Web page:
A dough that undergoes autolysis will usually require less mixing and kneading time (either by hand or mechanical mixer). By letting the mixture of flour and water rest, gluten bonds will begin forming, and the dough will start to smooth out and soften. Because this happens without mechanical mixing, we can minimize the amount of dough oxidization.
Oxidization (oxidation) generally gets a bad rap. But with bread, some oxidization is good and necessary when mixing and developing a dough—to a point. Oxidization is necessary to develop the gluten matrix in a dough. And as we know, the development of gluten is essential to trap gasses and gain loaf volume. But go too far, and over oxidization from excessive mixing degrades carotenoid pigments, which bring desirable flavor and color to bread crumb and crust3.
But what are over-mixing and over-oxidization? In my experience, it's tough to oxidize a dough to where color and flavor are stripped from the dough. However, this might happen if you're mixing at high speed in a mechanical mixer for many minutes. If you're hand mixing, I'd say it would be extremely difficult to reach this state, if not impossible.
So, if it's tough to over oxidize if you're not mixing excessively, why autolyse? Besides the list of benefits yet to come, a reduction in mixing time can be helpful in its own right. Mixing at high speed can affect the final dough temperature if not monitored closely. And if you're mixing by hand, reducing the time you need spent physically mixing the dough can be a blessing. And while the slap and fold technique is very effective at developing a dough, adding even a short autolyse reduces the time needed for mixing.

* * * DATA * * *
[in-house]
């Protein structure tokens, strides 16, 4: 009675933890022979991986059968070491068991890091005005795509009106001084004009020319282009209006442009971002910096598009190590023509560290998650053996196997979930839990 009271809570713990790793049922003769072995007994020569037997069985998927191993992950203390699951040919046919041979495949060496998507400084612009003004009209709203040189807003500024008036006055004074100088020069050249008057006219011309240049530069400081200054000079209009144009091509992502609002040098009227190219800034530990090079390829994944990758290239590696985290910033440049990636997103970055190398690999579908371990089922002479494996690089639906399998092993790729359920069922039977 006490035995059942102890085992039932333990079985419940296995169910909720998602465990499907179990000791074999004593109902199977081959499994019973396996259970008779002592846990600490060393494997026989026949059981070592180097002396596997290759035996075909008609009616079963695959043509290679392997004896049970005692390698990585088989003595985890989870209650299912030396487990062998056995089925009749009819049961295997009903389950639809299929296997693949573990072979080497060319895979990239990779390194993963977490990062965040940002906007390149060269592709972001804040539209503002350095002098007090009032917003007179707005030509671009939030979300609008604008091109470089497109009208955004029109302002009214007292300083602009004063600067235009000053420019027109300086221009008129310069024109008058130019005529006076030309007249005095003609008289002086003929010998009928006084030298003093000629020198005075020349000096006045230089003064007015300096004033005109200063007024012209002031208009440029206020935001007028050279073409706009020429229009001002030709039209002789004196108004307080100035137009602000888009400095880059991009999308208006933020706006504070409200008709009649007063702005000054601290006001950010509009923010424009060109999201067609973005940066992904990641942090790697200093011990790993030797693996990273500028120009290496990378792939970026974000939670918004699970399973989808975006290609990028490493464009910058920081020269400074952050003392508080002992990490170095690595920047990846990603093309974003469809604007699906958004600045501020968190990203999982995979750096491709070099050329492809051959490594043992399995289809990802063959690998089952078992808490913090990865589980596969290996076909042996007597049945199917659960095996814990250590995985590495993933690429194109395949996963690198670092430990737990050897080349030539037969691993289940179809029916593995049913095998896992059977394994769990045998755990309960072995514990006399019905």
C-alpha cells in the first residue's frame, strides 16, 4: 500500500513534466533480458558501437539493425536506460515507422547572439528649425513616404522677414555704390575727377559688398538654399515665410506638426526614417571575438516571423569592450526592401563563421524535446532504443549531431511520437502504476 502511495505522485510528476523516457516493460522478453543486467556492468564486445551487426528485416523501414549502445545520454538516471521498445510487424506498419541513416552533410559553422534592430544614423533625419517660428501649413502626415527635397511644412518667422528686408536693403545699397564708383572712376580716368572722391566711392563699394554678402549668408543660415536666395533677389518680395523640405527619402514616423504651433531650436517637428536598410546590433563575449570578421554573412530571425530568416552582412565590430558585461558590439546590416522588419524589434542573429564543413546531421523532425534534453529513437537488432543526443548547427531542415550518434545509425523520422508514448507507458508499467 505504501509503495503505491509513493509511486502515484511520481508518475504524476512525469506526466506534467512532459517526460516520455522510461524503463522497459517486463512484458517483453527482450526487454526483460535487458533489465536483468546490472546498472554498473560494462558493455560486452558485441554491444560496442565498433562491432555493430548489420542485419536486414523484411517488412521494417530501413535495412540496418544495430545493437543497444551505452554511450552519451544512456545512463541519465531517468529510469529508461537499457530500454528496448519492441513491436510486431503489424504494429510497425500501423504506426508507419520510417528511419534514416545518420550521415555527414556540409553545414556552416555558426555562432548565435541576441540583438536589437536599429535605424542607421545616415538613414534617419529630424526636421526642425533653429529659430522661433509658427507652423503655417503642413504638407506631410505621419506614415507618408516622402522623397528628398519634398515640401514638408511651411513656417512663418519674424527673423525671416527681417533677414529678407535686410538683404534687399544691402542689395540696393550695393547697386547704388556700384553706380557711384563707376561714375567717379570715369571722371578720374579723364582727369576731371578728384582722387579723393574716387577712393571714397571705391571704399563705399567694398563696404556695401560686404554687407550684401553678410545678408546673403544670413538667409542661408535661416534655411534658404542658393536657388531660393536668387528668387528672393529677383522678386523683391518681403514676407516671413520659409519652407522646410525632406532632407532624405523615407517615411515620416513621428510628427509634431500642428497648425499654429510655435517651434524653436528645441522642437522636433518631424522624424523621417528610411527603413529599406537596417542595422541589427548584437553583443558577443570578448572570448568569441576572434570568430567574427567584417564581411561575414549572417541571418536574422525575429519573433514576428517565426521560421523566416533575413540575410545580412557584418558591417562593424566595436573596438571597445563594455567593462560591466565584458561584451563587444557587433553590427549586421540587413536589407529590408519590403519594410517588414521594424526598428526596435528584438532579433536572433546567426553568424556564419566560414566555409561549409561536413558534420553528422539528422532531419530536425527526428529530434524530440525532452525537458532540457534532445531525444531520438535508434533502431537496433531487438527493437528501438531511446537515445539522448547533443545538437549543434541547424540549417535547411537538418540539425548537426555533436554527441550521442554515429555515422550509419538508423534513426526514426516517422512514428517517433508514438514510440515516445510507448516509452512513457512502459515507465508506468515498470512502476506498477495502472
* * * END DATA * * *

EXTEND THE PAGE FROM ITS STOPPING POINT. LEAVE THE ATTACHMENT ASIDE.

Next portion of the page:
Flavor and color preservation
This is related to the section on reduced mixing above. When faced with a situation where lengthy mixing is required, adding in a autolyse can help reduce over oxidizing the dough. This helps to preserve overall flavor and crust and crumb color.
The balance between extensibility and elasticity is incredibly essential in bread baking. Extensibility allows the dough to stretch out farther and avoid tearing. This stretchy characteristic lets the dough fill with gasses created during fermentation for optimal volume. An open and light loaf of bread is vital for the best eating quality.
Potential Drawbacks of an Autolyse
Hard to incorporate ingredients
After you mix the flour and water and leave it to rest, the dough begins to smooth and strengthen. Thus, it can be hard to work additional water and salt into the dough, especially by hand. This mixing difficulty isn't tremendous (I do it all the time!), but it might be a burden for some.